Many things entered my mind as I watched, while waiting for a flight in Toronto's main airport, live footage of the cathedral burning in Paris. In this post, I want to mention only one of these things, which connected the images on the flat screen above a bar operated by an elderly Canadian woman with a series of images in the black-and-white 1962 experimental film, La Jetée. Directed by Chris Marker, and composed of photos that have the feel and mood of a movie, La Jetée has a sequence that, in my mind, dubs the destruction viewed on screens around the world: the flames, the smoke, the hell-hot lead.
The sequence in La Jetée occurs right after the hero of the story sees something strange at an airport jetty. Then World War III happens. Then there is a haunting image of Paris: A skeletal Eiffel tower, Napolean's tomb, the Gothic spire of the cathedral, the sky on fire. Accompanying this apocalyptic image—which is followed by others that show rubble in the streets, rubble in the river, rubble piled up in a cathedral—is an otherworldly Russian Orthodox liturgy arranged and conducted by Piotr V. Spassky and is called "Krestu Tvoyemu." In La Jetée, it sounds exactly like the end of the world, and also like how that smoke-engulfed spire went down in flames and the roof of the cathedral crashed.
There is even an image in the La Jetée sequence of the war's aftermath that will resemble the cathedral after the fires die and smoke clears. This is dub time, which is significant because Marker's film is about time-travel. In fact, the hero is caught in a temporal loop: the woman's face, the airport, the war, the eternal return. It all recalls that those dub experiments that have an echo come before the sound from which it originates. It is the ghost before its thingness. It moves back to its sources, as the music moves forward in time. This illusion is beautiful, and scrambles one's sense of time. The future before the past. And so it is with the destroyed cathedral; it is moving back in time, as time moves forward, to its source, which is in La Jetée.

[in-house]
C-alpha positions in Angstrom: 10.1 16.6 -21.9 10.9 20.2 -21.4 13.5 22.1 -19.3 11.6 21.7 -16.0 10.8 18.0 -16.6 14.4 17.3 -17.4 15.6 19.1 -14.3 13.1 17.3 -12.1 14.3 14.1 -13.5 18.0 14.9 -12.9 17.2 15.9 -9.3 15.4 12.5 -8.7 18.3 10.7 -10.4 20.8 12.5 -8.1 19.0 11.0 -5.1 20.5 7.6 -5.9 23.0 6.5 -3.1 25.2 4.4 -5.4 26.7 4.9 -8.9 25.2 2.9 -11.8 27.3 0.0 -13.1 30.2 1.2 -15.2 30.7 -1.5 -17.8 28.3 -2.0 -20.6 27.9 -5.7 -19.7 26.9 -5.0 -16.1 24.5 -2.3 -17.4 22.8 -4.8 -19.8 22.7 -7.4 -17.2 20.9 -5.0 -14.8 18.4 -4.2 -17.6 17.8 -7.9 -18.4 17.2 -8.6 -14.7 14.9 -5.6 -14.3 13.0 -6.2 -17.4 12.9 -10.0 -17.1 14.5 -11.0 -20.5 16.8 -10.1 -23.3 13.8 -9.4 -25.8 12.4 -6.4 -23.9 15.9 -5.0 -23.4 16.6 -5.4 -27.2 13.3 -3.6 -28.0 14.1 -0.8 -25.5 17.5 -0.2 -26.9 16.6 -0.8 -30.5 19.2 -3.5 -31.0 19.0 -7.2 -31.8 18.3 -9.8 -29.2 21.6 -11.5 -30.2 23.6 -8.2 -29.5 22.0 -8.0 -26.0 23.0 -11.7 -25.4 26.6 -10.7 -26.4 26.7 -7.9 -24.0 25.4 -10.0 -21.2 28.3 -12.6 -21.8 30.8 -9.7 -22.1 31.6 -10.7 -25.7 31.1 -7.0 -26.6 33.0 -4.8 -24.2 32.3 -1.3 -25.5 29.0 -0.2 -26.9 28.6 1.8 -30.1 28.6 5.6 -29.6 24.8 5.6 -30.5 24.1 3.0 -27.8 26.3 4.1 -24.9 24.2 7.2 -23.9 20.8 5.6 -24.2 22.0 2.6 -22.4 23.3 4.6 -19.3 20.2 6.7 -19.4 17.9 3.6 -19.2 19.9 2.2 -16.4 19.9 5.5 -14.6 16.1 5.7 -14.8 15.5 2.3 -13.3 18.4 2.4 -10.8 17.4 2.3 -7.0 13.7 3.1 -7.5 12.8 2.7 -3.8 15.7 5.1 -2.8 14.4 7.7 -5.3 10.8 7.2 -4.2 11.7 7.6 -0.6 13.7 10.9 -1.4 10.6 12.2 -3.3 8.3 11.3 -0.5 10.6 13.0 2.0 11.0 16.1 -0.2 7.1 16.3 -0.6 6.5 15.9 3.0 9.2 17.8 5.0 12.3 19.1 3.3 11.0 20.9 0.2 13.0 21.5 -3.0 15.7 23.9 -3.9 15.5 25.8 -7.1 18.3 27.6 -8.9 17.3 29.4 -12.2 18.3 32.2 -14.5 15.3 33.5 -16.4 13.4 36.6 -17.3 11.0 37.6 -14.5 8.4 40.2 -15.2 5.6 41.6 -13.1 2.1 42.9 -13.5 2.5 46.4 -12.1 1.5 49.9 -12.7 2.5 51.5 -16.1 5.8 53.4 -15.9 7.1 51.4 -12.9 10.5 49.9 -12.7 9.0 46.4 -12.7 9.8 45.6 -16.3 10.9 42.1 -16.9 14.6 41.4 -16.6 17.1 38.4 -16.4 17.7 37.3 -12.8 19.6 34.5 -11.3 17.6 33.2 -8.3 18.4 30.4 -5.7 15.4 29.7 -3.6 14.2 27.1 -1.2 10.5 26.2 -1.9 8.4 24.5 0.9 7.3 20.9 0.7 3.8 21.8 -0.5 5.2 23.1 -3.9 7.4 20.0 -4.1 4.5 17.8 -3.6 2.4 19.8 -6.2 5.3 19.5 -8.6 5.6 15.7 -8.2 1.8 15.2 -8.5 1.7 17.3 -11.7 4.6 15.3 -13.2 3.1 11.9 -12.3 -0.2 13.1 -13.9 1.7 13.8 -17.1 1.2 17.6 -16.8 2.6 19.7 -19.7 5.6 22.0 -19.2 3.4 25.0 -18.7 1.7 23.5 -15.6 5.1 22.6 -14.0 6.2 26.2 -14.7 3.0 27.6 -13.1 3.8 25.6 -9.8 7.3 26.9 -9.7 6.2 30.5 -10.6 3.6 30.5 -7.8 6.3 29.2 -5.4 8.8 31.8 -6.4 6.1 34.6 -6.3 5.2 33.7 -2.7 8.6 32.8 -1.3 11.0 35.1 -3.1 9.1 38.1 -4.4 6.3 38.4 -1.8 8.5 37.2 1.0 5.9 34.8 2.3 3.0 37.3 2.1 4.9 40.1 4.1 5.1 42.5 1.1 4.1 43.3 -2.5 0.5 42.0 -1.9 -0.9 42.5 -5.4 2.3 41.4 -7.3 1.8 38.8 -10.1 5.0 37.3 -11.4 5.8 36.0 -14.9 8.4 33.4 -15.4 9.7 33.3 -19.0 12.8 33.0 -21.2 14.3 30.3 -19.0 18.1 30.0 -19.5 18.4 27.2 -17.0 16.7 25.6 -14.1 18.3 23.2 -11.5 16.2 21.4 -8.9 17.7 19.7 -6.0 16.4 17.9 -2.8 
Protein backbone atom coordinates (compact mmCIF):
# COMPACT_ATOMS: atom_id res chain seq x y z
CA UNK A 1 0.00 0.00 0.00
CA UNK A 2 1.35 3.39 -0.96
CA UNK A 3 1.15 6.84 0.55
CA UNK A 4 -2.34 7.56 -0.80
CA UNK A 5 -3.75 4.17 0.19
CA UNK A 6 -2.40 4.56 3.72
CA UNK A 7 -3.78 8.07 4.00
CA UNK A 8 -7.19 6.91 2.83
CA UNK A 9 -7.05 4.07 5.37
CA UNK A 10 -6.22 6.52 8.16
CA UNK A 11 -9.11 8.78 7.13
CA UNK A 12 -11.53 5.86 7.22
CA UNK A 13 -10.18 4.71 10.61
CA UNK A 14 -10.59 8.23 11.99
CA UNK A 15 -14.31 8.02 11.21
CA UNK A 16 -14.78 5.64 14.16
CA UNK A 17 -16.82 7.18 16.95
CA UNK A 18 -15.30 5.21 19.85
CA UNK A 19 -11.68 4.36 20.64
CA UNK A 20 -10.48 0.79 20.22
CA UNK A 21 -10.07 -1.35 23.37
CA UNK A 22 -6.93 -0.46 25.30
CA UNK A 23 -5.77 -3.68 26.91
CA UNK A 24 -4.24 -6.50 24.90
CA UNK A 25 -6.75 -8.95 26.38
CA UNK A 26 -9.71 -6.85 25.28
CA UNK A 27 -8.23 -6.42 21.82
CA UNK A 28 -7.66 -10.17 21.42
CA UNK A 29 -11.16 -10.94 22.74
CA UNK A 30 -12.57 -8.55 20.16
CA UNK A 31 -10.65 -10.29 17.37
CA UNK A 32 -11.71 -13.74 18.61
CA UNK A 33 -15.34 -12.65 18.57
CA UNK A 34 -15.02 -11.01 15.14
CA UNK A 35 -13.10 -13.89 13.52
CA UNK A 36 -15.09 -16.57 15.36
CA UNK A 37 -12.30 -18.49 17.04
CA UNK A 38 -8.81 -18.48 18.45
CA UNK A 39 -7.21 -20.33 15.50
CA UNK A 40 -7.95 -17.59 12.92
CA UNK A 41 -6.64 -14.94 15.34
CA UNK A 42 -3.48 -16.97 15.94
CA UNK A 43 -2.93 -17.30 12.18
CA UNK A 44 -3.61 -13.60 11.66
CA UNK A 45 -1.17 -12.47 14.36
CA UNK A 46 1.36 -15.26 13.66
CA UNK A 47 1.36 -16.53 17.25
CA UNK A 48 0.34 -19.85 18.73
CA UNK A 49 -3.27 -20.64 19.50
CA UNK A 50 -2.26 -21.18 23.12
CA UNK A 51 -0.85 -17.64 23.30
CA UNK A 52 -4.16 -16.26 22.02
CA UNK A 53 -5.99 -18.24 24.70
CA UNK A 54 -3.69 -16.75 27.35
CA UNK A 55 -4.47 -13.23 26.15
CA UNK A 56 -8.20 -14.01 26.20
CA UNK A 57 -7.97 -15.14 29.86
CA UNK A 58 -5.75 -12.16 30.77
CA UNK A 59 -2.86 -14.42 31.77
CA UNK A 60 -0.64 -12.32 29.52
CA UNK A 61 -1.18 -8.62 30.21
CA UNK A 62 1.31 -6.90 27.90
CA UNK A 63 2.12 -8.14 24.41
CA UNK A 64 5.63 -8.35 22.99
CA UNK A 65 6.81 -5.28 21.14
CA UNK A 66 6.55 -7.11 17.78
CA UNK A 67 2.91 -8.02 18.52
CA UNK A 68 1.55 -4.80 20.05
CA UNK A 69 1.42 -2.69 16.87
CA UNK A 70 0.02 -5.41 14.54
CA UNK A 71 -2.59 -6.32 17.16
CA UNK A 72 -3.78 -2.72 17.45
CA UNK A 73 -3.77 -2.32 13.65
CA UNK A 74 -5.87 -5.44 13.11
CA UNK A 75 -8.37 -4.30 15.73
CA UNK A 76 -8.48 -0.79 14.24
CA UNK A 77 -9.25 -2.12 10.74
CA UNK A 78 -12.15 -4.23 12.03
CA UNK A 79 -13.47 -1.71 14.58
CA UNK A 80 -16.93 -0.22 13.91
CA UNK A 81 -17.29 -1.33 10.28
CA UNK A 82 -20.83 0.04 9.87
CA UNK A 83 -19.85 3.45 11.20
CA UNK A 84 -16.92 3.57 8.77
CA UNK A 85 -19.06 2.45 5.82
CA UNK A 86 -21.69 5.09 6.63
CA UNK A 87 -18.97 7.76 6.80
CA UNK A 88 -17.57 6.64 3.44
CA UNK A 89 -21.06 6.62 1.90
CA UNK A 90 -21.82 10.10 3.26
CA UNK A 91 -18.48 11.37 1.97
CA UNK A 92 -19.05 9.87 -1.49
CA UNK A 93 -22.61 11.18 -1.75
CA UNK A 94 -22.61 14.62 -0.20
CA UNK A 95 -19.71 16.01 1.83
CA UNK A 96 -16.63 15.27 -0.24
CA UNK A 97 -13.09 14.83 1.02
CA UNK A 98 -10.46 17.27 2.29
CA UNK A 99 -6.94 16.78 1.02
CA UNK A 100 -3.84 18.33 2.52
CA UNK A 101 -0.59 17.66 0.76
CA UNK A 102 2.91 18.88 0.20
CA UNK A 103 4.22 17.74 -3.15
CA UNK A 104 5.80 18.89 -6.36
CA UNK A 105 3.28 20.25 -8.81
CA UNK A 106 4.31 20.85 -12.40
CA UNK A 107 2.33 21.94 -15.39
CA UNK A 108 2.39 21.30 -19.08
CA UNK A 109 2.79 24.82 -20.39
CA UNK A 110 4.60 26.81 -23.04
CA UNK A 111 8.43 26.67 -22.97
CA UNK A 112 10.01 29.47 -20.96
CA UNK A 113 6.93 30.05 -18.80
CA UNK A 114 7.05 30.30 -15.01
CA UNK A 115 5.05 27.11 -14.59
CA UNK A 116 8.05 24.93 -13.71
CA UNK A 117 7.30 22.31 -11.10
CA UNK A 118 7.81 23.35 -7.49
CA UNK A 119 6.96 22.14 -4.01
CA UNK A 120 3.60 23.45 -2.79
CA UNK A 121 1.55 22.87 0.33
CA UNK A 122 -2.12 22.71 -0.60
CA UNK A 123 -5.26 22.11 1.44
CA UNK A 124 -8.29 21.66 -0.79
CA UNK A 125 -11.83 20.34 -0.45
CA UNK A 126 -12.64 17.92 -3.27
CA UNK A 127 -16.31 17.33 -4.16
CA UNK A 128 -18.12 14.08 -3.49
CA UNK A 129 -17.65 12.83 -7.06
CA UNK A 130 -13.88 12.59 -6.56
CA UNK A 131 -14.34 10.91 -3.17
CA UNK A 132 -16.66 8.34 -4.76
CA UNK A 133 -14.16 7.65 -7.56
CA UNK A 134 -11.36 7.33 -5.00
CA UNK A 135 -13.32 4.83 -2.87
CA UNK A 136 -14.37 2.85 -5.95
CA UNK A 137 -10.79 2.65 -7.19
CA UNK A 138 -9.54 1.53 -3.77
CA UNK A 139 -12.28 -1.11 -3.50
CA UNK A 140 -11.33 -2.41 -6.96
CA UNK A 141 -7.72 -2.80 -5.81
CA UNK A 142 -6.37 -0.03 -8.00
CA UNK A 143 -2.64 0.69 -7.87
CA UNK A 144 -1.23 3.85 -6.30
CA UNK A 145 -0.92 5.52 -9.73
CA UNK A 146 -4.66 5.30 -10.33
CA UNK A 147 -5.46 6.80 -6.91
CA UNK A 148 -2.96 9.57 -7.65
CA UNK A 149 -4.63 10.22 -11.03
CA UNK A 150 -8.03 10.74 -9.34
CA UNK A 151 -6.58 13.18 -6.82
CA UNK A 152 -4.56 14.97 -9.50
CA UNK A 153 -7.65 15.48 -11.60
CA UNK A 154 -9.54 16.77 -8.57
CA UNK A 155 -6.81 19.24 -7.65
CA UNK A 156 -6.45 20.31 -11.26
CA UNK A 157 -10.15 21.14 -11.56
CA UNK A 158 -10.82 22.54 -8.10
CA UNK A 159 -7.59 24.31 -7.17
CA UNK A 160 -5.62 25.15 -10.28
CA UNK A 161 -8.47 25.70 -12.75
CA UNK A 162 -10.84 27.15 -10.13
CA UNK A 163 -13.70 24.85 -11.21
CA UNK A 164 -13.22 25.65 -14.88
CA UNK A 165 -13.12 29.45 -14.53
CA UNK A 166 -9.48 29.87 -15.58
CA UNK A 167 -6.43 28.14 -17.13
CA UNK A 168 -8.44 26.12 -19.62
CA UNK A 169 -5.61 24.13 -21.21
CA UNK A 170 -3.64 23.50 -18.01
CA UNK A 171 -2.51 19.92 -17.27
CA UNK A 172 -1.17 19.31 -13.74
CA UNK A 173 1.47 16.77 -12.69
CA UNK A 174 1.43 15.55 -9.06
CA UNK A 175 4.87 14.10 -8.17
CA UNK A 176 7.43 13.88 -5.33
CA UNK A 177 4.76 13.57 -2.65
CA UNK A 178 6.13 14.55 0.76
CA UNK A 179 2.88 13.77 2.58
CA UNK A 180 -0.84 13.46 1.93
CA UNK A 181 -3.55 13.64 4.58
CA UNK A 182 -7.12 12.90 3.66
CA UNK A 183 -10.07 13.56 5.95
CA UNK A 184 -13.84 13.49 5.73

As for the sudden, unexpected destruction of an ancient building that was, for many (maybe too many), an icon of permanence (an imposing structure that "sailed the centuries," as Proust described the fictional cathedral in Swann's Way)—please don't cry over it. It's only, as Grace Jones once put it, the rhythm. Also, I recommend demolishing the whole old business and making it into what it truly aspired to be, but ultimately failed to become due to the period's rude technologies: spiritual. This effect can be achieved with 3D light projectors. The Christian spiritual is closer to light than stone. If you have any doubts about a 3D cathedral, I recommend you see the renewed Buddhas in Afghanistan. After the Taliban blew "apart and left in rubble" the 6th century Buddhas in 2001, the computer technology that "gives us images of Tupac Shakur or Michael Jackson in concert" was applied with great success on the Bamiyan Buddhas. The same could be true for the cathedral. Wipe your eyes and appreciate the possibility of a stoneless future for the Cathédrale Notre-Dame de Paris.